Baz Luhram has a movie back on our screens this summer - it’s hard to believe this but in the last 30 years this is only his sixth film as director.
I have found his films quite hit and miss. I loved his debut feature, Strictly Ballroom, I think its still probably the best thing he’s done.
There is some great stuff stuff in Moulin Rouge and Romeo + Juliet. However his last two films, Australia and Gatsby, are genuinely terrible. I was wondering did he still have a good film in him. So I was very pleased and surprised to see that Elvis is actually pretty good.
What is a more difficult role to play than Elvis? Maybe God? Of course to some people there is no difference. I admire the actor Austin Butler for even attempting to take on this role and I am seriously impressed that he just about pulls it off. Helped by not having to do his own singing (although it’s never noticeably dubbed ) he gets the mannerisms and movement down perfectly and actually captures some of Elvis’ energy.
The tricky thing in a biopic is to give a performance rather than an impression. He pulls it off, he’s not doing a Vegas Elvis impersonator show, he’s doing a genuinely good acting job. We see Elvis from a teen right up to his death. As morbid as it sounds, it suits Butler that Elvis died so young, he never really has to age up with make up or CGI and they spare him the final few years of bloated Elvis.
It’s not all good though. I’m about to say a sentence I have never said before. Tom Hanks is the weak link in this film. He plays Colonel Tom Parker, Elvis’ infamous manger and agent who sucked him dry. Hanks is all over the place with his accent and as a narrator I just found him irritating.
Hanks himself has compared the relationship of The Colonel and Elvis as a kind of Hal and Falstaff type relationship. Well I wish they showed us that — they share one great scene together on a Ferris wheel and that was the only part of the film he featured in I thought was any good.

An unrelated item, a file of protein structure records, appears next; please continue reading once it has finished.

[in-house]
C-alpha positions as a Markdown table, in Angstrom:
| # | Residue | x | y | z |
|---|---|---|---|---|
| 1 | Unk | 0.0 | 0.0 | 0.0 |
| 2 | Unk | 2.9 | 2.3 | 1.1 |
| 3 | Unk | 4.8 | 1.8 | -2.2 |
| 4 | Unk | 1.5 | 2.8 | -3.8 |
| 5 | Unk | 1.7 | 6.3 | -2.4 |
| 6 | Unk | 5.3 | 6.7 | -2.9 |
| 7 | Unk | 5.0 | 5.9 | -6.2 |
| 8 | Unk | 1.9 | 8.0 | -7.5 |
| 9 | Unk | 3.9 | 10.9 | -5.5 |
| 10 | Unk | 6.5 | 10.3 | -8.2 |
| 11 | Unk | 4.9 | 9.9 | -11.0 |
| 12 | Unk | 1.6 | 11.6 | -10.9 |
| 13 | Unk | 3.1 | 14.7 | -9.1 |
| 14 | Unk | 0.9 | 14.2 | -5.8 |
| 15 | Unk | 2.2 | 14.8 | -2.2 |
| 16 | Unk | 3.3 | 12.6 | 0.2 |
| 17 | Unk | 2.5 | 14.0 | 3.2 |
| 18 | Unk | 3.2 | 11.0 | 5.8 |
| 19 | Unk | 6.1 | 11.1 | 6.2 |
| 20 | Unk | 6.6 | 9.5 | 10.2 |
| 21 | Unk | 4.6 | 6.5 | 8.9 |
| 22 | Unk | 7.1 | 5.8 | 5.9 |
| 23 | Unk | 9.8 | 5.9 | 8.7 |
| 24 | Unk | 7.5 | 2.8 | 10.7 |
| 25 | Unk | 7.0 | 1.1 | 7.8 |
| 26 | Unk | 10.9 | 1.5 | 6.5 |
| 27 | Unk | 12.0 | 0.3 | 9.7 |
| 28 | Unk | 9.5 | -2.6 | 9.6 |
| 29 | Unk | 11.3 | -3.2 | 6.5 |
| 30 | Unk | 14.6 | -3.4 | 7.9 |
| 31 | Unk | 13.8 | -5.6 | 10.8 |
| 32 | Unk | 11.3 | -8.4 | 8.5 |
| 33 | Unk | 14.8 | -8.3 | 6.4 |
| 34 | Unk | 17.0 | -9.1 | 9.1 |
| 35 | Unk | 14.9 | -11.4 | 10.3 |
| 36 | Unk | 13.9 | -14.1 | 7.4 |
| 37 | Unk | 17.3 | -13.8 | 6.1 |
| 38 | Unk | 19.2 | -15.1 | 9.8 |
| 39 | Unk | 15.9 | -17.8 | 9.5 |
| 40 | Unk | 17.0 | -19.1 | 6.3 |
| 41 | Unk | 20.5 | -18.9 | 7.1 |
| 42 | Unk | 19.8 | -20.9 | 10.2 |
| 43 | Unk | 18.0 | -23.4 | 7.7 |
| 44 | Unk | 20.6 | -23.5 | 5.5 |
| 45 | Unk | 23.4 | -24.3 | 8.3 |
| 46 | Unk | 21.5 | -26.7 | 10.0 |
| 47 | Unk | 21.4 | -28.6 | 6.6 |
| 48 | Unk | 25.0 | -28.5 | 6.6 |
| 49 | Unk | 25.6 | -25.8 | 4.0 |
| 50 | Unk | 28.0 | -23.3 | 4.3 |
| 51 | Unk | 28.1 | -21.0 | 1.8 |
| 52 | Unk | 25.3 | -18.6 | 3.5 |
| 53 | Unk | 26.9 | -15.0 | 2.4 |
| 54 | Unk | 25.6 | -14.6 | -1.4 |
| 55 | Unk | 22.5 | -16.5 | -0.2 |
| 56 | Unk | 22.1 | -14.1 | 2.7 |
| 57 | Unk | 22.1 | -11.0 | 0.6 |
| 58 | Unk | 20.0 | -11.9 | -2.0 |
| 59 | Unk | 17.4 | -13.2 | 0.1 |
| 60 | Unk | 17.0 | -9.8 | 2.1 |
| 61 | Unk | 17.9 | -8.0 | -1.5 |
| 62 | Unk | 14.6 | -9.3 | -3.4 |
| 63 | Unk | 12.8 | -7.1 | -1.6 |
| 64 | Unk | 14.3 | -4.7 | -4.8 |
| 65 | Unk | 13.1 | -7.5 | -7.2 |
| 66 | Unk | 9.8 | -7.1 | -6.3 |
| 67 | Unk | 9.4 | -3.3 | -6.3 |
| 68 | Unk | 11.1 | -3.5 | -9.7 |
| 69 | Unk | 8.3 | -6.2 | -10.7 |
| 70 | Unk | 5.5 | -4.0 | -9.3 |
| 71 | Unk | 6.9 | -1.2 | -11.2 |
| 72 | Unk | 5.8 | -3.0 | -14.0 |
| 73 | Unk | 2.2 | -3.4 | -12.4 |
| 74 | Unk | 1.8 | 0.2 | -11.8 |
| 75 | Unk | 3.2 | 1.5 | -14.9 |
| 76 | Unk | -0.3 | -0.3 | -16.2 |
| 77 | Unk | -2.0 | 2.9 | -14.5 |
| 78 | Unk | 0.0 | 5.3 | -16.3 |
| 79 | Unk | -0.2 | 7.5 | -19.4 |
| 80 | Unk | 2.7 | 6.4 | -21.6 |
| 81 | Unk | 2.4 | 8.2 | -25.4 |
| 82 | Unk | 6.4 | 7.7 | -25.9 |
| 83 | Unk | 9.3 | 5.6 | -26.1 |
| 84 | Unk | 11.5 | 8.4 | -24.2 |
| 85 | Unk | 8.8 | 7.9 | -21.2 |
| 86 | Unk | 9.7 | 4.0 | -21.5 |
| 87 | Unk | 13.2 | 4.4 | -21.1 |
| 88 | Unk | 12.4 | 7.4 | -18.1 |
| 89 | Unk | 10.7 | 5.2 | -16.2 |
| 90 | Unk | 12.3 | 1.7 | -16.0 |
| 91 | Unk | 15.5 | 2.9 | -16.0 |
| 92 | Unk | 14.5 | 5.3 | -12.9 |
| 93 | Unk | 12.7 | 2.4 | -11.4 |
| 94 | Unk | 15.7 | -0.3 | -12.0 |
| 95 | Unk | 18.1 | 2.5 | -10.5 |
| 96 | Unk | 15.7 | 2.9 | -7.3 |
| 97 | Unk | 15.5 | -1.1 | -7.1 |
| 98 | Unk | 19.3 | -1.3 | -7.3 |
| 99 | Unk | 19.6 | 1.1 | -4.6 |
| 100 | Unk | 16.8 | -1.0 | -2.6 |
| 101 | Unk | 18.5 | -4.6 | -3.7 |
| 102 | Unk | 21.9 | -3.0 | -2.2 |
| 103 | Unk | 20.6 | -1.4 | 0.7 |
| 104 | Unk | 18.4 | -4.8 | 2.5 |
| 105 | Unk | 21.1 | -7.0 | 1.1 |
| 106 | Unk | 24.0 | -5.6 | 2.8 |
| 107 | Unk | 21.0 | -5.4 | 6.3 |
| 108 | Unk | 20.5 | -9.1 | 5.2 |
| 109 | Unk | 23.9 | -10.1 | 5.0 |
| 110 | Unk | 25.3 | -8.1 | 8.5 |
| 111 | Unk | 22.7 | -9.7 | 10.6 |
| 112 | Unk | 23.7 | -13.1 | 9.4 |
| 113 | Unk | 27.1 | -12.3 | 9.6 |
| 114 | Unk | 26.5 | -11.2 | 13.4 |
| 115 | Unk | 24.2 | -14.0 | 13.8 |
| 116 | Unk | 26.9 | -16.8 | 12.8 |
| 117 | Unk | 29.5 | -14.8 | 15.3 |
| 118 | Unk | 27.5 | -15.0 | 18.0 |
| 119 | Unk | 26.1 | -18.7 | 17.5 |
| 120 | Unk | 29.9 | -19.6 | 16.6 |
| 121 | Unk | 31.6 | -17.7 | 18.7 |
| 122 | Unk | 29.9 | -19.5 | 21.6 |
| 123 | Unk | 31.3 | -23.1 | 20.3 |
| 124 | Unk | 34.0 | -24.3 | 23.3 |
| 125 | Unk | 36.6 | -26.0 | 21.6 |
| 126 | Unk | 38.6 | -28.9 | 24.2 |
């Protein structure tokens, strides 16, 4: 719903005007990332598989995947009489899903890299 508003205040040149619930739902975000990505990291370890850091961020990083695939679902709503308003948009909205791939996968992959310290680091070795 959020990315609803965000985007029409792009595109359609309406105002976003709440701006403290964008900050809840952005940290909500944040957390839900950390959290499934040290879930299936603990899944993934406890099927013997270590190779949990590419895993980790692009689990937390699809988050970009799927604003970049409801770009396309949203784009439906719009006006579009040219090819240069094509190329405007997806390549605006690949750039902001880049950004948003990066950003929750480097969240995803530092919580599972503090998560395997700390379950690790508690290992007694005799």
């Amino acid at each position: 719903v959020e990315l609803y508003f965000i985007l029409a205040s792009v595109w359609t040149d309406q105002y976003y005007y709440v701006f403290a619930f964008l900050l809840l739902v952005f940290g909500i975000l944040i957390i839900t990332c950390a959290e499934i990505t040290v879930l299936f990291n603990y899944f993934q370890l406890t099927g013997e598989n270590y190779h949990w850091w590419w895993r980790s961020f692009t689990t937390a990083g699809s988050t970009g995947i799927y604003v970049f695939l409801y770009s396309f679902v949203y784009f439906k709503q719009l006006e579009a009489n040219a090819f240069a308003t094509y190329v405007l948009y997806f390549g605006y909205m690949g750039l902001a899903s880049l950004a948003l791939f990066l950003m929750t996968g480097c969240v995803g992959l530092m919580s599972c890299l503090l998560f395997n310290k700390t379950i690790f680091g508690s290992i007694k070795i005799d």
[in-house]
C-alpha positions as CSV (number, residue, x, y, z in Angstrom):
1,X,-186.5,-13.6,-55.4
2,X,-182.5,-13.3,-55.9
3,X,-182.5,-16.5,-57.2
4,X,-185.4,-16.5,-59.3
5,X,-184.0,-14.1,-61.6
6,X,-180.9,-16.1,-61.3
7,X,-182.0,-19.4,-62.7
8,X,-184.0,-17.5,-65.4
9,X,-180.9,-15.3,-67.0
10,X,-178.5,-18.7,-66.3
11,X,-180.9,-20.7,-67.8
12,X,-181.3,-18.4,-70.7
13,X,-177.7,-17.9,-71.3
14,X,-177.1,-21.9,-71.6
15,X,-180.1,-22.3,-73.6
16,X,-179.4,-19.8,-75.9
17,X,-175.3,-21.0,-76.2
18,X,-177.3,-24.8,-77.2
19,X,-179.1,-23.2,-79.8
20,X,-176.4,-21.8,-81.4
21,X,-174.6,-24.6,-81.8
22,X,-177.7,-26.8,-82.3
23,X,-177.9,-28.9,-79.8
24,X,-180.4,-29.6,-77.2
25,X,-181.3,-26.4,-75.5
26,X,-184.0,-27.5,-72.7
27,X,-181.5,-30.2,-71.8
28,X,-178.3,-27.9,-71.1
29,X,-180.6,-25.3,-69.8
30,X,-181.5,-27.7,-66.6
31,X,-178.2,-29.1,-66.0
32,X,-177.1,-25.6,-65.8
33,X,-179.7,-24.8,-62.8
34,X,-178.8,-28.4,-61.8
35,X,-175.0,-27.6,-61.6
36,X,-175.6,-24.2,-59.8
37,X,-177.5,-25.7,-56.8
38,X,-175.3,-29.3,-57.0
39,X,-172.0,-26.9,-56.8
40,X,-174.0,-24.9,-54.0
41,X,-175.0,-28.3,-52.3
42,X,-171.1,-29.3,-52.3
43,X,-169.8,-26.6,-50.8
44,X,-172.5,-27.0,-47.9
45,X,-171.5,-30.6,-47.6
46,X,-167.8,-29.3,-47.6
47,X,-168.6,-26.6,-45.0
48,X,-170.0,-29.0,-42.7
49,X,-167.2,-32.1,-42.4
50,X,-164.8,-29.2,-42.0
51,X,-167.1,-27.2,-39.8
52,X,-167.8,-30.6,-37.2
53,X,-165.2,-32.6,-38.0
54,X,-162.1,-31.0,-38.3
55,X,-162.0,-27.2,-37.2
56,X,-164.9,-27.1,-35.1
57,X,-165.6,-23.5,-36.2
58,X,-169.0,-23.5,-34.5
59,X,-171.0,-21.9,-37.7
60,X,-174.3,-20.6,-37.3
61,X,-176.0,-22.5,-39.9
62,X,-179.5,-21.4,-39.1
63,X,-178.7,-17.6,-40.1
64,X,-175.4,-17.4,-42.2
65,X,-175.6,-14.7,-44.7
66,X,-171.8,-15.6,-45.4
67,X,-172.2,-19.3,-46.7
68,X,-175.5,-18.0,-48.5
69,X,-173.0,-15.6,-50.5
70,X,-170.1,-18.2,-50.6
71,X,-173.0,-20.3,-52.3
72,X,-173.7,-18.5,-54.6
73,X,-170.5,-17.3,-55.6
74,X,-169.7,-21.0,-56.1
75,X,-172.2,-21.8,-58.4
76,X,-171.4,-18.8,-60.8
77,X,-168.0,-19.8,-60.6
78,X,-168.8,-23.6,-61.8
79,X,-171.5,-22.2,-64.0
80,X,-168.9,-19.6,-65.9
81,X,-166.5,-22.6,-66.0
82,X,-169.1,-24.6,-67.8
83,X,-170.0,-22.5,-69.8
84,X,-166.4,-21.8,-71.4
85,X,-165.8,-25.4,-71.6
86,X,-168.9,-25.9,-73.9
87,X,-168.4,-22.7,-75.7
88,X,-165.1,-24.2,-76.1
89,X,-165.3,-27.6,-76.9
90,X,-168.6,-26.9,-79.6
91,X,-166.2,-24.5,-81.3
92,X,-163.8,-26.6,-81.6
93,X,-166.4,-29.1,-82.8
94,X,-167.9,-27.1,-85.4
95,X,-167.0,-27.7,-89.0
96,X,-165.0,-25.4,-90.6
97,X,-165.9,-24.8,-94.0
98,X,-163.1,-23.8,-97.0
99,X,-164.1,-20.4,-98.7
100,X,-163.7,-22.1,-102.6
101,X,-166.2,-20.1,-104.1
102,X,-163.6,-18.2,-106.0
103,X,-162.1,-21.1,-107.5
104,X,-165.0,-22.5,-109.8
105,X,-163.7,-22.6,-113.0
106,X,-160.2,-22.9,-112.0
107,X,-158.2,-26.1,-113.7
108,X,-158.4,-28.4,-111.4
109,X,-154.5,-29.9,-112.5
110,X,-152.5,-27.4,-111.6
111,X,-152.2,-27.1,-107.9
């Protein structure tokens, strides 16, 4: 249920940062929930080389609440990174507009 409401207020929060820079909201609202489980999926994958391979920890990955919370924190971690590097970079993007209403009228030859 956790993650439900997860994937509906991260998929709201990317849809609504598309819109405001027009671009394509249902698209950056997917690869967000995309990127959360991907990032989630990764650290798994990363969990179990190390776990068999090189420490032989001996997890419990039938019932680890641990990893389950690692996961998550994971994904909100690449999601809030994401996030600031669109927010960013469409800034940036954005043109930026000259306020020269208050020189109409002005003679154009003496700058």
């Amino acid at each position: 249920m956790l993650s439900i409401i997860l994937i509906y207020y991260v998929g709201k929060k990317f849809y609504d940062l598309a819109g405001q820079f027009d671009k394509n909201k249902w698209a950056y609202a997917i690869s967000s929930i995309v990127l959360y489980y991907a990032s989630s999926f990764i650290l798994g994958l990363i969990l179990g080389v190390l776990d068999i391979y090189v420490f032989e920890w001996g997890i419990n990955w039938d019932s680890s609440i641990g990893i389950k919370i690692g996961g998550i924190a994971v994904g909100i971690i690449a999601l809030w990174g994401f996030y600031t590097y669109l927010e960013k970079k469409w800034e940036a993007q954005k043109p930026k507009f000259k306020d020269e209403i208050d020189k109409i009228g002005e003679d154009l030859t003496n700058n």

The big mistake of the film is centring the story so much around Parker. Such a strange decision to anchor the plot to him. They were going for a Salieri in Amadeus type villain narrator but it just didn’t work at all. Another weak point in the film is how quickly it flys by key moments in Elvis’ life. I do wonder does Baz think everyone knows everything about Elvis? Maybe 30 years ago most people would have, but I doubt audiences today do.
Graceland is bought in a flash and his stint in the army and Hollywood is barely five minutes. This is a two and a half hour movie I may add, there is no reason to skip over these moments. However, the good parts in this movie are really, really good.
The scenes doing the TV specials in the latter half of the films are genuinely great cinema and captures the energy and charisma of the man at the peak of his powers. Same goes for the opening performance at the Louisiana Hayride with Elvis finding his voice and movement as a young artist while the young women in the audience literally have a sexual awakening watching him perform.
The film also goes to great lengths to credit the black musicians who so heavily influenced Elvis’ career. Its appropriate and I’d love to see a documentary on just his youth. Baz Lurham’s blistering kinetic style from Moulin Rouge and Romeo + Juliet actually works well in this film and I’m really happy to say it’s well worth a watch despite its flaws.